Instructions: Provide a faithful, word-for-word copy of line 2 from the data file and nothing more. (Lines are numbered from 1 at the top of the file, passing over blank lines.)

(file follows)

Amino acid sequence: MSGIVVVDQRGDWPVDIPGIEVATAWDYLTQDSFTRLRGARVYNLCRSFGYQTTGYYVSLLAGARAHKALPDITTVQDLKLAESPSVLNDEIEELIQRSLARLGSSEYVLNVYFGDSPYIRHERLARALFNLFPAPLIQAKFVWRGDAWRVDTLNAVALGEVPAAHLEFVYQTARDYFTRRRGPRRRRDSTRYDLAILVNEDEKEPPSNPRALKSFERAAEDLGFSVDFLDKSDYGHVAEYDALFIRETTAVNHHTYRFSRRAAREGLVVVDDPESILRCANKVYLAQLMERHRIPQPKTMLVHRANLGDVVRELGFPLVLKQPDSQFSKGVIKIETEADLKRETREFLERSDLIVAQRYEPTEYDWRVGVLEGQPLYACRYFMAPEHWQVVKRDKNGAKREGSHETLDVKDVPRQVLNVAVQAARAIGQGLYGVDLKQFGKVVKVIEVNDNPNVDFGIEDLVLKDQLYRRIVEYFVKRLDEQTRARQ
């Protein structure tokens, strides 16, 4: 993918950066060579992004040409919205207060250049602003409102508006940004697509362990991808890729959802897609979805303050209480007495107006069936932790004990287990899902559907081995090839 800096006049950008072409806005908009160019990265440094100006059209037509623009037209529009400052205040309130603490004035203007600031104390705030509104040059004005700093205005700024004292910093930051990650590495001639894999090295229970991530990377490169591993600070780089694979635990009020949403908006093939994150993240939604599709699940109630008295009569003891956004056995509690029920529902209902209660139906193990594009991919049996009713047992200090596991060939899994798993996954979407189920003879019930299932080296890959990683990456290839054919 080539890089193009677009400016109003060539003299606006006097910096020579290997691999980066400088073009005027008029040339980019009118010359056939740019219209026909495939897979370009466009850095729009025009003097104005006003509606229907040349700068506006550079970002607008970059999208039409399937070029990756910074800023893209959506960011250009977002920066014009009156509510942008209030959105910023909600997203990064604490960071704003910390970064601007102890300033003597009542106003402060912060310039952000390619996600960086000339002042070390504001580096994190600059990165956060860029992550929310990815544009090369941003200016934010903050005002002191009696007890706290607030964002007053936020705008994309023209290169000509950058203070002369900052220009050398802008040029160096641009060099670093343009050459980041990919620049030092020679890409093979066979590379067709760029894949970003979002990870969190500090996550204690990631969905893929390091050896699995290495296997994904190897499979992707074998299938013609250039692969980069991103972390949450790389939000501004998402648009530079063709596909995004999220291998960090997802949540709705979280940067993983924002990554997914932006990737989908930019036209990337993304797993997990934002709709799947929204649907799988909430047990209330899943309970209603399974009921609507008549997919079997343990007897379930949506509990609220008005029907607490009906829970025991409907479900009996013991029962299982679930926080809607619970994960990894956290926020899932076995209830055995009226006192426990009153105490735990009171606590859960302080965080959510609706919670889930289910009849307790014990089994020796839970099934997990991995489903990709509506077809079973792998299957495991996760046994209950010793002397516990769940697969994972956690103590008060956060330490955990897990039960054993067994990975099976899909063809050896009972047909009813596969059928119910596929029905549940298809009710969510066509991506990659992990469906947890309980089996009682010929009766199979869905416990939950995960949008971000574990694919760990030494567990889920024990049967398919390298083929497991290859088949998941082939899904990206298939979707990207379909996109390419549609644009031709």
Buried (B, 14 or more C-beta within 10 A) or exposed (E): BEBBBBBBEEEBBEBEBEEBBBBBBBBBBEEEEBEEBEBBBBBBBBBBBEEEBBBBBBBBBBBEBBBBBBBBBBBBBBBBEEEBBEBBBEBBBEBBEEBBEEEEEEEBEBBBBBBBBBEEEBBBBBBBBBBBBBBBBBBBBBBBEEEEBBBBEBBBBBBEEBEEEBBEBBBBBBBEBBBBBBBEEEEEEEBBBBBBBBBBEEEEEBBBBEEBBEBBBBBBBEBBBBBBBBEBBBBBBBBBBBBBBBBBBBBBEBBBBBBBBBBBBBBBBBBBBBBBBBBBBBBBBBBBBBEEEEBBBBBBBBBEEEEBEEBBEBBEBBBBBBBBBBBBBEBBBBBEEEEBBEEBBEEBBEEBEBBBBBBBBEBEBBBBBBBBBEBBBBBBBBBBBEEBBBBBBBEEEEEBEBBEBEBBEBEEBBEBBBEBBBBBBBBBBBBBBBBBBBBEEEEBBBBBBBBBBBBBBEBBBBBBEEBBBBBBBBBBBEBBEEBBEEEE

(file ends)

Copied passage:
């Protein structure tokens, strides 16, 4: 993918950066060579992004040409919205207060250049602003409102508006940004697509362990991808890729959802897609979805303050209480007495107006069936932790004990287990899902559907081995090839 800096006049950008072409806005908009160019990265440094100006059209037509623009037209529009400052205040309130603490004035203007600031104390705030509104040059004005700093205005700024004292910093930051990650590495001639894999090295229970991530990377490169591993600070780089694979635990009020949403908006093939994150993240939604599709699940109630008295009569003891956004056995509690029920529902209902209660139906193990594009991919049996009713047992200090596991060939899994798993996954979407189920003879019930299932080296890959990683990456290839054919 080539890089193009677009400016109003060539003299606006006097910096020579290997691999980066400088073009005027008029040339980019009118010359056939740019219209026909495939897979370009466009850095729009025009003097104005006003509606229907040349700068506006550079970002607008970059999208039409399937070029990756910074800023893209959506960011250009977002920066014009009156509510942008209030959105910023909600997203990064604490960071704003910390970064601007102890300033003597009542106003402060912060310039952000390619996600960086000339002042070390504001580096994190600059990165956060860029992550929310990815544009090369941003200016934010903050005002002191009696007890706290607030964002007053936020705008994309023209290169000509950058203070002369900052220009050398802008040029160096641009060099670093343009050459980041990919620049030092020679890409093979066979590379067709760029894949970003979002990870969190500090996550204690990631969905893929390091050896699995290495296997994904190897499979992707074998299938013609250039692969980069991103972390949450790389939000501004998402648009530079063709596909995004999220291998960090997802949540709705979280940067993983924002990554997914932006990737989908930019036209990337993304797993997990934002709709799947929204649907799988909430047990209330899943309970209603399974009921609507008549997919079997343990007897379930949506509990609220008005029907607490009906829970025991409907479900009996013991029962299982679930926080809607619970994960990894956290926020899932076995209830055995009226006192426990009153105490735990009171606590859960302080965080959510609706919670889930289910009849307790014990089994020796839970099934997990991995489903990709509506077809079973792998299957495991996760046994209950010793002397516990769940697969994972956690103590008060956060330490955990897990039960054993067994990975099976899909063809050896009972047909009813596969059928119910596929029905549940298809009710969510066509991506990659992990469906947890309980089996009682010929009766199979869905416990939950995960949008971000574990694919760990030494567990889920024990049967398919390298083929497991290859088949998941082939899904990206298939979707990207379909996109390419549609644009031709």